(Left to right) Santiago Reich, Professor Andrew S. Pollis and Marvin DeLeon at the Eighth District Court of Appeals
Not showing up for court will no longer be a means for defendants to avoid jury trials, thanks to the work of two Case Western Reserve University School of Law students in our Civil Litigation Clinic who successfully argued this before the Eighth District Court of Appeals.
Third-year law students Marvin DeLeon and Santiago Reich represented a woman who hired a repairman to do work on her home. She filed a complaint against him in March 2015 for failing to make repairs for the work he was hired to do, damaging her home, stalking her daughter and engaging in misconduct while he was working.
The repairman failed to answer the complaint or appear in court, prompting the woman to seek a default judgment. She requested a jury trial for her damages.
“She has a fundamental right to a jury trial under Article 1, Section 5 of the Ohio Constitution,” DeLeon said.
The trial court granted her default judgment, but denied the request for a jury trial. Instead, the court scheduled a hearing on the damages, a scenario that plays out all too often, the students said.
“Judges have an incentive not to grant a jury trial,” Reich said.
He explained that busy courts have many trials going on and want to get through them. If they can schedule a hearing, they may take that course of action to quickly resolve matters, especially in such cases where defendants fail to appear.
During the hearing in April 2016, the court awarded the woman $70,376. Most of the amount was for treble and actual damages. The Court also awarded her $5,000 for mental anguish.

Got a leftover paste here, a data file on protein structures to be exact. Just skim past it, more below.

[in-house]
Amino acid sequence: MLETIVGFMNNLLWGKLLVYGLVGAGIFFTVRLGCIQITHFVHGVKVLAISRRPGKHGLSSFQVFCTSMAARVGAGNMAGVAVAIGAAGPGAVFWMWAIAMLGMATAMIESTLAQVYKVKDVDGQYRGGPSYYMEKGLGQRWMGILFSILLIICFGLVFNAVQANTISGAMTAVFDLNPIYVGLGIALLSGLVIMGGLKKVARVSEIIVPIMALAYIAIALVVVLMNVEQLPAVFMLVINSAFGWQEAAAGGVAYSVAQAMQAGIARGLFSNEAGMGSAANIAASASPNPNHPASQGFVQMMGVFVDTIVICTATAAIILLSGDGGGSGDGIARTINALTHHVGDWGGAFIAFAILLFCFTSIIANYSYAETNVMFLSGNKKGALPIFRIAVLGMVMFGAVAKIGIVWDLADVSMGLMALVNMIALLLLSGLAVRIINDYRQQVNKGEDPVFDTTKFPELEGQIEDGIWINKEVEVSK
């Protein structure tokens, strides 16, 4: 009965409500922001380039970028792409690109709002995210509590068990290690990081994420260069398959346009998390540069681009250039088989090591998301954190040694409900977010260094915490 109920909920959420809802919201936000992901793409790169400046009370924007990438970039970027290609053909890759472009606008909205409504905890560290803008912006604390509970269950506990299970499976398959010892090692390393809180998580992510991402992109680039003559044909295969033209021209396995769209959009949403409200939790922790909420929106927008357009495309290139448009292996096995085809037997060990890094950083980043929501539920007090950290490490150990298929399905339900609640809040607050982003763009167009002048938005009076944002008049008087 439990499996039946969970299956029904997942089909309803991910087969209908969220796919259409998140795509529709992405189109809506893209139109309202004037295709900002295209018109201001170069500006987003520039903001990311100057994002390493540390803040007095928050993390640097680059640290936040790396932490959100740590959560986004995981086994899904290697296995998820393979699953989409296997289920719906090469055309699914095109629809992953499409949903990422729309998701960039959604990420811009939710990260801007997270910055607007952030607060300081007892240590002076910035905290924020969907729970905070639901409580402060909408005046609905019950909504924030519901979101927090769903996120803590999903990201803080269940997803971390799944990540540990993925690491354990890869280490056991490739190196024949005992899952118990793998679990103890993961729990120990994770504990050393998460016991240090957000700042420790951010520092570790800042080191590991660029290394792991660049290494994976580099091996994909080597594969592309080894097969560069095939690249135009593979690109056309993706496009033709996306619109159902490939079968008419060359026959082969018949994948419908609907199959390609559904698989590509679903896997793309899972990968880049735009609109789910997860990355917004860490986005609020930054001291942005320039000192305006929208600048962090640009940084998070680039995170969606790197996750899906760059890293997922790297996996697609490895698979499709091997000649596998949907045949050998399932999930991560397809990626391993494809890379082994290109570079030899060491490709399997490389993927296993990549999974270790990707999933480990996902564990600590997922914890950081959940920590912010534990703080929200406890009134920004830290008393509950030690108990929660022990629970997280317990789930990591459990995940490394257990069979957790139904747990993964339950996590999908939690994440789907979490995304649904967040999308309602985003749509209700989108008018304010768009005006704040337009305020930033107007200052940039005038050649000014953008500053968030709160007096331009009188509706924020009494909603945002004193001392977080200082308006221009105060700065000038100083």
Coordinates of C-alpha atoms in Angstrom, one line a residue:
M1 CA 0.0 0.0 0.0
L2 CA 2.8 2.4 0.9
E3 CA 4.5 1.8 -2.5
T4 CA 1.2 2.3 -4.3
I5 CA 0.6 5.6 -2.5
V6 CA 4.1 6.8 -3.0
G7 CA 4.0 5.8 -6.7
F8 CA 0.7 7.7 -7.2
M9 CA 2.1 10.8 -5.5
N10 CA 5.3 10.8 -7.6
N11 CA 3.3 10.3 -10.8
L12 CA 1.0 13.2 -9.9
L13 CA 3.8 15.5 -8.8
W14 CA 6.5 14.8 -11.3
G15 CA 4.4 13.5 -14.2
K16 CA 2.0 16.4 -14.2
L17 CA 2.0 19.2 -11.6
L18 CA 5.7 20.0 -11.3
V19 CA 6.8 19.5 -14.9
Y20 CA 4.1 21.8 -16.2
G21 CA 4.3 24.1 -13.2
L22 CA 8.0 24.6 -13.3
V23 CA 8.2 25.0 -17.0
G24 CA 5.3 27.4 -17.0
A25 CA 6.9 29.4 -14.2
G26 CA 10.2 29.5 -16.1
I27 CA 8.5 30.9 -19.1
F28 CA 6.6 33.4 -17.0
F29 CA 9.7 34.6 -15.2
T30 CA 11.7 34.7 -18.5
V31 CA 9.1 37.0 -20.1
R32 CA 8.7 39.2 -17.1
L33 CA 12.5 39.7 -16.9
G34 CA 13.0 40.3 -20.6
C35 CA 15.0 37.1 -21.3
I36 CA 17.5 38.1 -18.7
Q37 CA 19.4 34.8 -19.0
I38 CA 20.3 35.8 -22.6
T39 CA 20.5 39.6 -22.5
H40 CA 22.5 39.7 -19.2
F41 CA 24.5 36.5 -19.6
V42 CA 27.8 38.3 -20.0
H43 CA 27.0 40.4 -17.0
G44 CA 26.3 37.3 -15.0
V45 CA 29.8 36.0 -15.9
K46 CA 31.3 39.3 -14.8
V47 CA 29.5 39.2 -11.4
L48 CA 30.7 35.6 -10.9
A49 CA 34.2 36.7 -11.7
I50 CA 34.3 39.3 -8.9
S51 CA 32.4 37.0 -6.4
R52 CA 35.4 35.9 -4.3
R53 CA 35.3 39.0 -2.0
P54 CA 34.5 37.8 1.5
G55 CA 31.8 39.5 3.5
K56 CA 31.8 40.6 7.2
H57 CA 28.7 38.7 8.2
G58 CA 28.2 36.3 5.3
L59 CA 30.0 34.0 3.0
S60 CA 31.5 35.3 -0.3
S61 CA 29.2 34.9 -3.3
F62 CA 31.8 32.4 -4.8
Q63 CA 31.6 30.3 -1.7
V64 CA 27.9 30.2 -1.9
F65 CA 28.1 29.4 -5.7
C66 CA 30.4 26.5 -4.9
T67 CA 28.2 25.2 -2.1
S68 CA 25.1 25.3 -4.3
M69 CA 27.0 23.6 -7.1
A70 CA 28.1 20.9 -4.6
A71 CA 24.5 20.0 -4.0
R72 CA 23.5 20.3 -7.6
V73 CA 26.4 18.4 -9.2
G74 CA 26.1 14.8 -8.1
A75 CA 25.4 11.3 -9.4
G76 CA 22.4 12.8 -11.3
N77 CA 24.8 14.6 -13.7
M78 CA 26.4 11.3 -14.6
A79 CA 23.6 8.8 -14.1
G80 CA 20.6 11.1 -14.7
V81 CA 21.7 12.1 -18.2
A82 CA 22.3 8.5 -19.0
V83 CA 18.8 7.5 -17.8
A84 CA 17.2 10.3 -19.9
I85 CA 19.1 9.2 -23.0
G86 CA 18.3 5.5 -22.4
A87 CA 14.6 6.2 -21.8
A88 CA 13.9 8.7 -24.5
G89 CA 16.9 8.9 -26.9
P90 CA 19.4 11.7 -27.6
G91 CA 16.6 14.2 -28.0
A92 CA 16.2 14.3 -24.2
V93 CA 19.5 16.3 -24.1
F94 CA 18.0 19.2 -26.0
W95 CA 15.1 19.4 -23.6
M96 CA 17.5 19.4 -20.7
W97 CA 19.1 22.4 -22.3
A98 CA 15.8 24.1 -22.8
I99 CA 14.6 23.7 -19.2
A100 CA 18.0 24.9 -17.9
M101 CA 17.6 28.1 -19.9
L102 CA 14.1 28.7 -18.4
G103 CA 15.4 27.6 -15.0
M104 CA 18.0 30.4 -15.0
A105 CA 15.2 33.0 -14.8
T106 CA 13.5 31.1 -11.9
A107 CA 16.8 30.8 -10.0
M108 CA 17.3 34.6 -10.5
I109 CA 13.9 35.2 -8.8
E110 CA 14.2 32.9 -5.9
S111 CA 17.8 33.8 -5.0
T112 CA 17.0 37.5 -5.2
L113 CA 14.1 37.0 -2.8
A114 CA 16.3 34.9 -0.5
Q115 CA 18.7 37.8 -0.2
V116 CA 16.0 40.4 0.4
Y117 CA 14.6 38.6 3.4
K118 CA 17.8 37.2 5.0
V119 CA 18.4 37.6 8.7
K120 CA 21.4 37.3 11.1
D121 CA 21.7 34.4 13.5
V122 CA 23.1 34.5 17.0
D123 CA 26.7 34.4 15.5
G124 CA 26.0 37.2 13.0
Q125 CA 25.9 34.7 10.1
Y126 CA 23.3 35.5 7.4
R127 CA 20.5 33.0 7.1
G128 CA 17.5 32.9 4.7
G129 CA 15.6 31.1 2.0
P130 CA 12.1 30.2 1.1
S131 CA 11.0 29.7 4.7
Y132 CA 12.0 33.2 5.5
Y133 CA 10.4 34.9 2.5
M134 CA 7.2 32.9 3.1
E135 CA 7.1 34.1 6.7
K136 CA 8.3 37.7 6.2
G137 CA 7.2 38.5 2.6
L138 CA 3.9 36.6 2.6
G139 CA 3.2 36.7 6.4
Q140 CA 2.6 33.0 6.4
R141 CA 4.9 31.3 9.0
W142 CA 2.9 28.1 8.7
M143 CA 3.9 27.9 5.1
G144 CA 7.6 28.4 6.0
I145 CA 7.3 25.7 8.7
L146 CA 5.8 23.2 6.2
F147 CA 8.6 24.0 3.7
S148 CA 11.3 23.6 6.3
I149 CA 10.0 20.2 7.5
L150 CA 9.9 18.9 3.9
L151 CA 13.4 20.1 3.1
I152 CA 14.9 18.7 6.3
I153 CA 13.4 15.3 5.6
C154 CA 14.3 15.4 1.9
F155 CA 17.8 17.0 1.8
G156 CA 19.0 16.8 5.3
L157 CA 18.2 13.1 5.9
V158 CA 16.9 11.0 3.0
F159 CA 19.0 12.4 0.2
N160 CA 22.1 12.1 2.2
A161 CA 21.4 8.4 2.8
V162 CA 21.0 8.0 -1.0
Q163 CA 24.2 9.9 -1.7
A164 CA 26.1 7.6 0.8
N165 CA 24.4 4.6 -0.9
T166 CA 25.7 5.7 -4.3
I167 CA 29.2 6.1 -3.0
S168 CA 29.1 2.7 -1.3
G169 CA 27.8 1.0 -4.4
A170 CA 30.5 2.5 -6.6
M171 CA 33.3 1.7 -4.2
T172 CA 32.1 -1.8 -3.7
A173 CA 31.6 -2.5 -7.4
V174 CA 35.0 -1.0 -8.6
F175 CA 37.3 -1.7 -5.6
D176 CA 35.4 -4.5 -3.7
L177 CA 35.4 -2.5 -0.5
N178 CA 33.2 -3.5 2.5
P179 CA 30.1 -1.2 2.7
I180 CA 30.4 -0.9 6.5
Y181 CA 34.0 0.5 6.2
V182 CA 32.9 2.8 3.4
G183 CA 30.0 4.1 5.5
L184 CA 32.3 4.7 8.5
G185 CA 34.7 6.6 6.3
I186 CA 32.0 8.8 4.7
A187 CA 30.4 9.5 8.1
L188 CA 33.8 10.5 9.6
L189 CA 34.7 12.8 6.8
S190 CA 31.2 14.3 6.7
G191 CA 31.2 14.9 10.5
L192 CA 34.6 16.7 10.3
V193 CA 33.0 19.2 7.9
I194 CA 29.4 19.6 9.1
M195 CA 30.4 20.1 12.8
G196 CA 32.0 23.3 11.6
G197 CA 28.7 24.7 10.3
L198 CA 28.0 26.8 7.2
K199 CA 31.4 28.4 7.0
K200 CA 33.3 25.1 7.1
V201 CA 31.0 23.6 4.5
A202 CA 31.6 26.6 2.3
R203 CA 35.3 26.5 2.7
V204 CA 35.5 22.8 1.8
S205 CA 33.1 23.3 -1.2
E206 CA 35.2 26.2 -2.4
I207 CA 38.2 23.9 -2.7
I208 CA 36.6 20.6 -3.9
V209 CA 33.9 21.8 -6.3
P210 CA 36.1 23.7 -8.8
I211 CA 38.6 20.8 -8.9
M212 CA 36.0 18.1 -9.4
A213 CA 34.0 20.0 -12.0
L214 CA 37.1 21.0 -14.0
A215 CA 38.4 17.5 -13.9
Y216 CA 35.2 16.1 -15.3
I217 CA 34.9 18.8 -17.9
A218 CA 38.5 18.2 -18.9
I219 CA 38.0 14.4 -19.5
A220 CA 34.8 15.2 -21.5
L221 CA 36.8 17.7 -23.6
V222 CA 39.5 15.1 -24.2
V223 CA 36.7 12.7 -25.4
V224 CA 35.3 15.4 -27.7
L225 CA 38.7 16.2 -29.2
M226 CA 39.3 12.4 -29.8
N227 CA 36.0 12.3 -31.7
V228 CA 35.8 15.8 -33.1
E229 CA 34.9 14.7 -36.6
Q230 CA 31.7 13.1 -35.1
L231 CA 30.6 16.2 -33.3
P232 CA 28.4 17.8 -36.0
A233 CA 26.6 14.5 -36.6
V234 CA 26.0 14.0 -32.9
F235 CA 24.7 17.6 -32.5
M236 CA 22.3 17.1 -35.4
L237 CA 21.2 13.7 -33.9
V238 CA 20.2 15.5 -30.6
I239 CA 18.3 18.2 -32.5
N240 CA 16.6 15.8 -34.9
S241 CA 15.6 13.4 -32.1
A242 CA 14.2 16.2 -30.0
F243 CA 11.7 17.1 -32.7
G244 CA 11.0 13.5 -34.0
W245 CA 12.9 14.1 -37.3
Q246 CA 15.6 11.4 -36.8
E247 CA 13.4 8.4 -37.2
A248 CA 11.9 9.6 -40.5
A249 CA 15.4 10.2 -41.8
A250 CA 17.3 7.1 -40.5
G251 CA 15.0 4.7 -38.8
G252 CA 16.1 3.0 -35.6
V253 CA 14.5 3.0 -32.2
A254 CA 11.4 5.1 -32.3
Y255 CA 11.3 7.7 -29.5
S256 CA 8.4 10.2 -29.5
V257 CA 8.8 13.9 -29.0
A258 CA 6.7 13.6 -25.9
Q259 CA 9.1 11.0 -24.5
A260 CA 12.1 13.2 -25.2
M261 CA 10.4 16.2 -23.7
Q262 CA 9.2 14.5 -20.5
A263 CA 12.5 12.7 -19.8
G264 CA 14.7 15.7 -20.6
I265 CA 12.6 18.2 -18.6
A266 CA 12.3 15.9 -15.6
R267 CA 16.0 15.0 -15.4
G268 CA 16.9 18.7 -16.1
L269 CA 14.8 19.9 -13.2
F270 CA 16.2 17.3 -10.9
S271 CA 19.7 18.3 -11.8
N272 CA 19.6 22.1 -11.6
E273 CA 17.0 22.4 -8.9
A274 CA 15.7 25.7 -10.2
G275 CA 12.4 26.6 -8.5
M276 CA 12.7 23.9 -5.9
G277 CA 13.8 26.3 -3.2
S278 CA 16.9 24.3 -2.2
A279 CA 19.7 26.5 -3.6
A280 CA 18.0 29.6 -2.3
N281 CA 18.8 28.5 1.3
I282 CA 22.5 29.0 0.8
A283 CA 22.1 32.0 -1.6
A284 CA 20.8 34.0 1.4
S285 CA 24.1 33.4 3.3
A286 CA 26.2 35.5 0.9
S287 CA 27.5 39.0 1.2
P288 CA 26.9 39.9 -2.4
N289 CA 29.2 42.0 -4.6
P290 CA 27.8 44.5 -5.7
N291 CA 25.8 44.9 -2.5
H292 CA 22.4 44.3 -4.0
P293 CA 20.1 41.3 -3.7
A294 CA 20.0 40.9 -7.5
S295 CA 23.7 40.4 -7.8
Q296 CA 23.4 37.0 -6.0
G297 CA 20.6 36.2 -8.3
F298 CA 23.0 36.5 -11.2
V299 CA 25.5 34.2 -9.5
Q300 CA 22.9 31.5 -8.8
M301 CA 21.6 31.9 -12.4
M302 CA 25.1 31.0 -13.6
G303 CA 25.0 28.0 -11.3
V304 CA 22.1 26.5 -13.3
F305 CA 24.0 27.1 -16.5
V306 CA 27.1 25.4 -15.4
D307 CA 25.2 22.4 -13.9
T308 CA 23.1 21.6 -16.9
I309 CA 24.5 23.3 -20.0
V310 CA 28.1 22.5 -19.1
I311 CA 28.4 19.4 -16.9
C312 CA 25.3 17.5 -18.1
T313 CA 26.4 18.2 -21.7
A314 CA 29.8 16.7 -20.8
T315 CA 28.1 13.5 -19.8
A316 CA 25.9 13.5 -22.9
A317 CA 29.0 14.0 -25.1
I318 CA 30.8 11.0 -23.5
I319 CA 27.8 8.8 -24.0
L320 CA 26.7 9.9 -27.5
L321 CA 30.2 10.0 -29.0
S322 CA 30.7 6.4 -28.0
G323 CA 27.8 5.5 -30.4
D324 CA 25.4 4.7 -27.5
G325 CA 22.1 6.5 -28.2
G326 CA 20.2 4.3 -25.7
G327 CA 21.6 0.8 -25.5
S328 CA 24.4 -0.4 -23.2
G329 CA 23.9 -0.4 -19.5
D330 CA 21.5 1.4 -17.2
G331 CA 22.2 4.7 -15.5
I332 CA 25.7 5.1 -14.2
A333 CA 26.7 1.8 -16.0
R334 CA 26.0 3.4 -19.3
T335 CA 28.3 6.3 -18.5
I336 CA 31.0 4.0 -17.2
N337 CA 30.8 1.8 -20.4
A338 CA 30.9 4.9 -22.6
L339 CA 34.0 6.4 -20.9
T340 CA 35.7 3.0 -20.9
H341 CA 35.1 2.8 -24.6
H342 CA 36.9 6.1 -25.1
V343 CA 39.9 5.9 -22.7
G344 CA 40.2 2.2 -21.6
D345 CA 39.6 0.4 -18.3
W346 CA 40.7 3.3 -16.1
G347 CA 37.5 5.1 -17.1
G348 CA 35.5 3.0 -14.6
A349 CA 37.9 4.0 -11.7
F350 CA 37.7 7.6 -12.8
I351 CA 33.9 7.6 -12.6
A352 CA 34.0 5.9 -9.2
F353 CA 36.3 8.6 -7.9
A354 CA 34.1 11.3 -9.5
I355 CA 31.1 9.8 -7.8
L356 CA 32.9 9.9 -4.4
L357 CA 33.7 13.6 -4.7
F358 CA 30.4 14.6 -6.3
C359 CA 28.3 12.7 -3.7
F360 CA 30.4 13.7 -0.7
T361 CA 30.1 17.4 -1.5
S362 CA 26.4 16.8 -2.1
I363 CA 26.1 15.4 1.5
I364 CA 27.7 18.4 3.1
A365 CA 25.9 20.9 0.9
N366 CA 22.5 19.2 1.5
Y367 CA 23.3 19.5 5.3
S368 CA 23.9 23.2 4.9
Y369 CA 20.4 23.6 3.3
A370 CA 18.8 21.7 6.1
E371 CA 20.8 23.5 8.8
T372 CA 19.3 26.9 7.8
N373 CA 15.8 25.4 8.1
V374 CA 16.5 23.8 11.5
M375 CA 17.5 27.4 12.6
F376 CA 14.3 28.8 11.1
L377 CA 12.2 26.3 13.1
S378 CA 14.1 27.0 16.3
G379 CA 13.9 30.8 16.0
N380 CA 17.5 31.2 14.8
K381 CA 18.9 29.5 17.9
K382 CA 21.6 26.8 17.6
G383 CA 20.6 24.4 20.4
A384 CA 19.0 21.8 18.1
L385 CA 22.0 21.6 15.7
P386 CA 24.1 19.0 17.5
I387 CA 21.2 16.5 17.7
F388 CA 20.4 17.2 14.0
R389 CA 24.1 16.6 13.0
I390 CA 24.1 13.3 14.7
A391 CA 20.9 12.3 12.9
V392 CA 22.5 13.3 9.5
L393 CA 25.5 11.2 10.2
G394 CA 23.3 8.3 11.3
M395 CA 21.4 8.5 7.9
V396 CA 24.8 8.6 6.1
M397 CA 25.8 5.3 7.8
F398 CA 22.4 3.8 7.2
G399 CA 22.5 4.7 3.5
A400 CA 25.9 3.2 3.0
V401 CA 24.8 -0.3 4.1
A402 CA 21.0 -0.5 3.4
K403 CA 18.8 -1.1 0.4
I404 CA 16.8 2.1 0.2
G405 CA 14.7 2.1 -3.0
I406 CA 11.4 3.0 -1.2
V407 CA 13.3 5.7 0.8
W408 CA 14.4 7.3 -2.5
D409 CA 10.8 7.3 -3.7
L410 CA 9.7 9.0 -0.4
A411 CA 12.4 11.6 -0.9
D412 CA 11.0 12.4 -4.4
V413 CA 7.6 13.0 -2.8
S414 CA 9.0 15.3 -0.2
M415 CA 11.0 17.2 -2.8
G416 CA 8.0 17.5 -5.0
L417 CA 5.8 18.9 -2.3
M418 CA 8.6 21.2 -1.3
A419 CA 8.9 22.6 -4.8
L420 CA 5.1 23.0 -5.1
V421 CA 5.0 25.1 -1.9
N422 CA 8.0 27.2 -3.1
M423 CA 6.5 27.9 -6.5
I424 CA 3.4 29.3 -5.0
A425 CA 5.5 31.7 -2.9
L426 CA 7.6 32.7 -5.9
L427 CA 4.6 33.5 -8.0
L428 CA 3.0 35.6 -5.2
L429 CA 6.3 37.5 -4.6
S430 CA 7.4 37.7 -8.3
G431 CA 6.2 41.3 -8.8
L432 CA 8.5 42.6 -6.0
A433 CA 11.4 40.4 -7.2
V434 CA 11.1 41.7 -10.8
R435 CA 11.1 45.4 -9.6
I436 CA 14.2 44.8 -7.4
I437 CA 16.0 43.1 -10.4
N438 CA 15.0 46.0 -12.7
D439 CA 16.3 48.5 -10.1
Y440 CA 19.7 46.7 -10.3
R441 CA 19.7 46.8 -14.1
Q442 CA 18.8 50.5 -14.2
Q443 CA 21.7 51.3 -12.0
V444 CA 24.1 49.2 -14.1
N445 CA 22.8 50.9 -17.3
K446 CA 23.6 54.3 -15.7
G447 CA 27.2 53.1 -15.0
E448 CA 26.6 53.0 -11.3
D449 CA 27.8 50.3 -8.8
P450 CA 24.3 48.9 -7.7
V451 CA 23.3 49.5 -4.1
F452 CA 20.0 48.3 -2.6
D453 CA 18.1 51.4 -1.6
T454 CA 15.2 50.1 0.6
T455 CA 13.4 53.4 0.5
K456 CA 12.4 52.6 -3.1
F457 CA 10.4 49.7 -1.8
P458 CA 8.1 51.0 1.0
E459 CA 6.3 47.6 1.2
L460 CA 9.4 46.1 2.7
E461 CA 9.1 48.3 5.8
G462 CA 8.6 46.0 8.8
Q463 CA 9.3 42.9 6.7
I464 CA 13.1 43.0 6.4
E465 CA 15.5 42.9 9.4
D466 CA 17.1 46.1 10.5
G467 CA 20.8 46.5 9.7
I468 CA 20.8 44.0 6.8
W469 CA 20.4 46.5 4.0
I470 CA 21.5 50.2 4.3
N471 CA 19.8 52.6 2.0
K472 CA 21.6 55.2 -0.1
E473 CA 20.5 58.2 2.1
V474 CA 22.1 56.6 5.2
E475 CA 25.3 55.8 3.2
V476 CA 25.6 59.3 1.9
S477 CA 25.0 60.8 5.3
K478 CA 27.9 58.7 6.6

When it came to punitive damages, though, the court awarded her only $1. Those types of damages are meant to punish defendants and require additional evidence. Because the defendant didn’t show up in court, there was no need for a jury trial, the court ruled.
“The fact our client was only awarded $1 in punitive damages is the reason why this was even able to be appealed,” Reich said.
The appellate court determined that a defendant’s failure to appear in court doesn’t mean a client can’t have a right to a jury trial, if requested. It is a “properly preserved fundamental constitutional right,” the opinion states.
“She definitely wants her day in court to tell her side of the story,” DeLeon said. “Now she is going to get it.”
For the students, the case has been a valuable learning experience, and it was the first time they had participated in oral arguments at the appellate level before. DeLeon said he was very nervous to appear before the appeals court for the first time, but Reich has a different take on DeLeon’s performance:
“He killed it,” Reich said.
Because Reich and DeLeon are graduating this year, the jury trial next year will be argued by another team of students from the law school’s Milton A. Kramer Law Clinic Center. The students serve under the guidance of Professor Andrew S. Pollis, who oversees civil litigation at the clinic.